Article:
well I suspect that such devices should not be connected I was on dialysis at a clinic from one of the effected trusts and boy am I glad that my hemo dialysis machine was not connected to the network.


They had better at least honor their warantee and replace all this hosed equipment.


Karen Sandler has an interesting story about medical devices and how they are, literally, putting her life on the line. She's both a lawyer and a hacker, and you should hear the stories she tells about how people distrust her for this and think she's trying to trick them when all she wants to do is learn about the software and hardware that is keeping her alive:

https://www.youtube.com/watch?v=iMKHqO28FcI


Wow, that video deserves more views than it has. Really interesting and relevant for a two year old talk.


If you run a large installation of computers, taking updates can be a huge risk. Often they can break things, and then you're in the position of being blamed for running an update. Not updating can often lead to much higher stability.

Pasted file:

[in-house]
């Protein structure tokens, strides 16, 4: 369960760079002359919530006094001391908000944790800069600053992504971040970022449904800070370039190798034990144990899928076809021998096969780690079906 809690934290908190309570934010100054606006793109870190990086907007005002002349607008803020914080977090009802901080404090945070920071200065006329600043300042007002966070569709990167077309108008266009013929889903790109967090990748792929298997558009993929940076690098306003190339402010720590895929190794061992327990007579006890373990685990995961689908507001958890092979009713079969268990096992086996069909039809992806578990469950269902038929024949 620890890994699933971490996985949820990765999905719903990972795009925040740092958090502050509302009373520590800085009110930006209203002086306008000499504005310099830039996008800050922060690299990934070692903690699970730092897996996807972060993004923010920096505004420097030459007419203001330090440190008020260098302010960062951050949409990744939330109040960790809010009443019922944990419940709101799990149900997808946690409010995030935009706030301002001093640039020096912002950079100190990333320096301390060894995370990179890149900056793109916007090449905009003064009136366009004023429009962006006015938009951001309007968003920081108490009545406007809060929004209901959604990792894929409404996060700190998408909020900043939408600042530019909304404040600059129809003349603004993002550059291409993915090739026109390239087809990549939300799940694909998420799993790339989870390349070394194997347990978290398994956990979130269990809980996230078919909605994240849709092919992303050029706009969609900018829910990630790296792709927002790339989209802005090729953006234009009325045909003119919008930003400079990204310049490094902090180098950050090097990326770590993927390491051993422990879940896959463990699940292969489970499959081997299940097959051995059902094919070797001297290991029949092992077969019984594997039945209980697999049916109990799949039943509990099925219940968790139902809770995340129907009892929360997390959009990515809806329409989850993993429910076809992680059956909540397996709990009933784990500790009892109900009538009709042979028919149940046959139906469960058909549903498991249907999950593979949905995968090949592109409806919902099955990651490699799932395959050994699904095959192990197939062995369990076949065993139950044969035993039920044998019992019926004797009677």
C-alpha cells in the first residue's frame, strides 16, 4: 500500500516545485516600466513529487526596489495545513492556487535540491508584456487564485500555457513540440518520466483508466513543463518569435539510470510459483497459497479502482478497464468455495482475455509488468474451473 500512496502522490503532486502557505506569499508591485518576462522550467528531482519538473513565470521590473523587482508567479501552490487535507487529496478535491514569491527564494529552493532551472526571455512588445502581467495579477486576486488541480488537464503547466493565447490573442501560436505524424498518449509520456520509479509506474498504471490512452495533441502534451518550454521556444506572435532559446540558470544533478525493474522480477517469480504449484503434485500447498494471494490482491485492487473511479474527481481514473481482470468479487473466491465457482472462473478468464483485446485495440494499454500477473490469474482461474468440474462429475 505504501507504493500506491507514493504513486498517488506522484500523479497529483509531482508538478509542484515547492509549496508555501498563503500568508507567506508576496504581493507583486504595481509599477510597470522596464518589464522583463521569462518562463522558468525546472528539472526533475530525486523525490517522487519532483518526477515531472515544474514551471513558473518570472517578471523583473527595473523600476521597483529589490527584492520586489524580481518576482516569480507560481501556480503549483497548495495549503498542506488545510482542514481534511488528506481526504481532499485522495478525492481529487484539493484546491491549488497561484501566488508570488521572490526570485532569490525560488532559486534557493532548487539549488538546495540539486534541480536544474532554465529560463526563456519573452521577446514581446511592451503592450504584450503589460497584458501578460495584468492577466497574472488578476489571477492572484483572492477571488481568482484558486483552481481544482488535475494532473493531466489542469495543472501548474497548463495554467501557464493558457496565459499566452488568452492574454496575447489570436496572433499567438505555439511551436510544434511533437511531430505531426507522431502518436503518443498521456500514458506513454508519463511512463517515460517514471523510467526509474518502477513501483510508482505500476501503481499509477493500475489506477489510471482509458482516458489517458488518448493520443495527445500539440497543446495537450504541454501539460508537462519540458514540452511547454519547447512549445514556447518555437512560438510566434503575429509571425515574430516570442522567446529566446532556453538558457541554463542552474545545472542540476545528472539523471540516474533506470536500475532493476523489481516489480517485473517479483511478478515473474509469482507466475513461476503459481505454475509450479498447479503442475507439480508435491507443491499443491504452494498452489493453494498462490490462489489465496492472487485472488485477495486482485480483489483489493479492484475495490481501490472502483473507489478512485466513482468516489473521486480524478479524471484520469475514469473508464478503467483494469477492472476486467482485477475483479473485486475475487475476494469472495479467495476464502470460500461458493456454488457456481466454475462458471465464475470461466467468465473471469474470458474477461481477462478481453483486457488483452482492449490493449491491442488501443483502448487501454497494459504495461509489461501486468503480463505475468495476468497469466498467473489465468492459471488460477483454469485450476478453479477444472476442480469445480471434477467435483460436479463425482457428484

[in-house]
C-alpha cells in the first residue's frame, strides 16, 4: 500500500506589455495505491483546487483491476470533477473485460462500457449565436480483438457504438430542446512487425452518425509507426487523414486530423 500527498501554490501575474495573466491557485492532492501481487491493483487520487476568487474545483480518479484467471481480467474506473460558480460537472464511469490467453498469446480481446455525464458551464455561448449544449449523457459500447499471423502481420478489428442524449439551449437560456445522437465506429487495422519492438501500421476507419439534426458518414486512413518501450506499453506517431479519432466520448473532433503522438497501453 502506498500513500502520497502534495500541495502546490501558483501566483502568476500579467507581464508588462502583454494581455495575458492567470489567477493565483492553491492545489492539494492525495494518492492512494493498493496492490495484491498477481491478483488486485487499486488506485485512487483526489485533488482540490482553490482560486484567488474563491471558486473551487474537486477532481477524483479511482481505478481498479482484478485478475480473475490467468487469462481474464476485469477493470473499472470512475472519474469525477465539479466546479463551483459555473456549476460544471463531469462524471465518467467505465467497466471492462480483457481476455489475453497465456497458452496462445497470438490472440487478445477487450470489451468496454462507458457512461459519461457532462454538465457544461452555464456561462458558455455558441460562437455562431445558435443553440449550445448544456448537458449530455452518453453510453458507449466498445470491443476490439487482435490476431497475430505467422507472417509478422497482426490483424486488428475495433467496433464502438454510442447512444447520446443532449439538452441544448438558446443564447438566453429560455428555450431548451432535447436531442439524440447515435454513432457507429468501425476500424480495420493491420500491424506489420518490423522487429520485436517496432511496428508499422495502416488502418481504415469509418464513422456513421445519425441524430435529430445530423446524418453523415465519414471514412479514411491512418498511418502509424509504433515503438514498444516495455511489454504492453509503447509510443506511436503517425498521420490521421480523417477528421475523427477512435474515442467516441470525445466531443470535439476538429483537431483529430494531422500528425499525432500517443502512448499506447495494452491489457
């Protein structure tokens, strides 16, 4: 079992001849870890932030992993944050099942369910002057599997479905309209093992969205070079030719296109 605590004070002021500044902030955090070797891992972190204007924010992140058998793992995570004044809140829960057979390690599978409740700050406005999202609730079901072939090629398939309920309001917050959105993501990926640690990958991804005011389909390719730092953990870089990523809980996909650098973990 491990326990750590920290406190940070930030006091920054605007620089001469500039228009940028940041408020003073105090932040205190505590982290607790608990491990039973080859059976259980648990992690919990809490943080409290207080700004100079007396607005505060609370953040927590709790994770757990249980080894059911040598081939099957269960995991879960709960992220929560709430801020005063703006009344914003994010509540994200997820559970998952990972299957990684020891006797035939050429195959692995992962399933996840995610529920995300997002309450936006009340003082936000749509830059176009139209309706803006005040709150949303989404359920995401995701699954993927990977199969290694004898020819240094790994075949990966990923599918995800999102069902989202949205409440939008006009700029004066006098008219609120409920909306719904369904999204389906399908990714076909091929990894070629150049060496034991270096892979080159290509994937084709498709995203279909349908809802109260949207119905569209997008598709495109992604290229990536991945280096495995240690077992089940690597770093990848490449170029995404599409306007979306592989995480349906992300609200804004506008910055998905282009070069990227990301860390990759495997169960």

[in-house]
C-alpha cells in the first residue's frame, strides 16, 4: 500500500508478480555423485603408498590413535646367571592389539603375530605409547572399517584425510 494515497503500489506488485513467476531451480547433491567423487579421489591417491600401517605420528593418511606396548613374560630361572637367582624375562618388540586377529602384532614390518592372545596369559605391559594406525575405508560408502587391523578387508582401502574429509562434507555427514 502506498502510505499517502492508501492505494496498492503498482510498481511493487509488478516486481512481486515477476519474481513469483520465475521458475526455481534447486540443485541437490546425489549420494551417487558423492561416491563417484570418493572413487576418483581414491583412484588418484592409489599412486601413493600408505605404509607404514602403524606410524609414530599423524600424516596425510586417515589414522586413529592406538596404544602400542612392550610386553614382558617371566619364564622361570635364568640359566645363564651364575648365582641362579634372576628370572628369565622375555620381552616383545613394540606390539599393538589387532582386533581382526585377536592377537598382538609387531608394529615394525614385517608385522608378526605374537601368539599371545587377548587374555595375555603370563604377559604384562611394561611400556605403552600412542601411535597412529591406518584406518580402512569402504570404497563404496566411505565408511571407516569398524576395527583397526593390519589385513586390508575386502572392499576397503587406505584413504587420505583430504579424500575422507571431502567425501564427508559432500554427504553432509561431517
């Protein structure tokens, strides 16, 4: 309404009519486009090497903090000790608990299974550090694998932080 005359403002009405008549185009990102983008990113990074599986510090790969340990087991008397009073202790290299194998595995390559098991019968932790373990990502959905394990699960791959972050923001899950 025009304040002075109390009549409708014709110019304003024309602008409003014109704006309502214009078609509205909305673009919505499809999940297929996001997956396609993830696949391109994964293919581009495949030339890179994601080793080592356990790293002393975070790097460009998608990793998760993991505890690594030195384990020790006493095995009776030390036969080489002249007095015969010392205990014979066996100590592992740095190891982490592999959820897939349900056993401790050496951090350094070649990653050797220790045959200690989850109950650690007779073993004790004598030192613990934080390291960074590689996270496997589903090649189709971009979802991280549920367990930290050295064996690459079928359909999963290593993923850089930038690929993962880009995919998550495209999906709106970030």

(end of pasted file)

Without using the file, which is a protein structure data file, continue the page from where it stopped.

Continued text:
In previous environments I've worked that were "regulated", any change to the environent, such as a firmware upgrade, triggered an entire re-regulation process (testing, paperwork, etc).


That's wrong. If you run a large installation of computers, and you do not have a plan and a process for quickly deploying security patches, you should be fired with cause.

In this specific case, there are mitigations available that do not require installation of software, but merely a configuration change. Also in this specific case, the people who run IT at NHS are completely incompetent, and this has been well-documented for several years.

In the general case, "I have a lot of machines" is an excuse provided by the unable to evade being held responsible by the uninformed.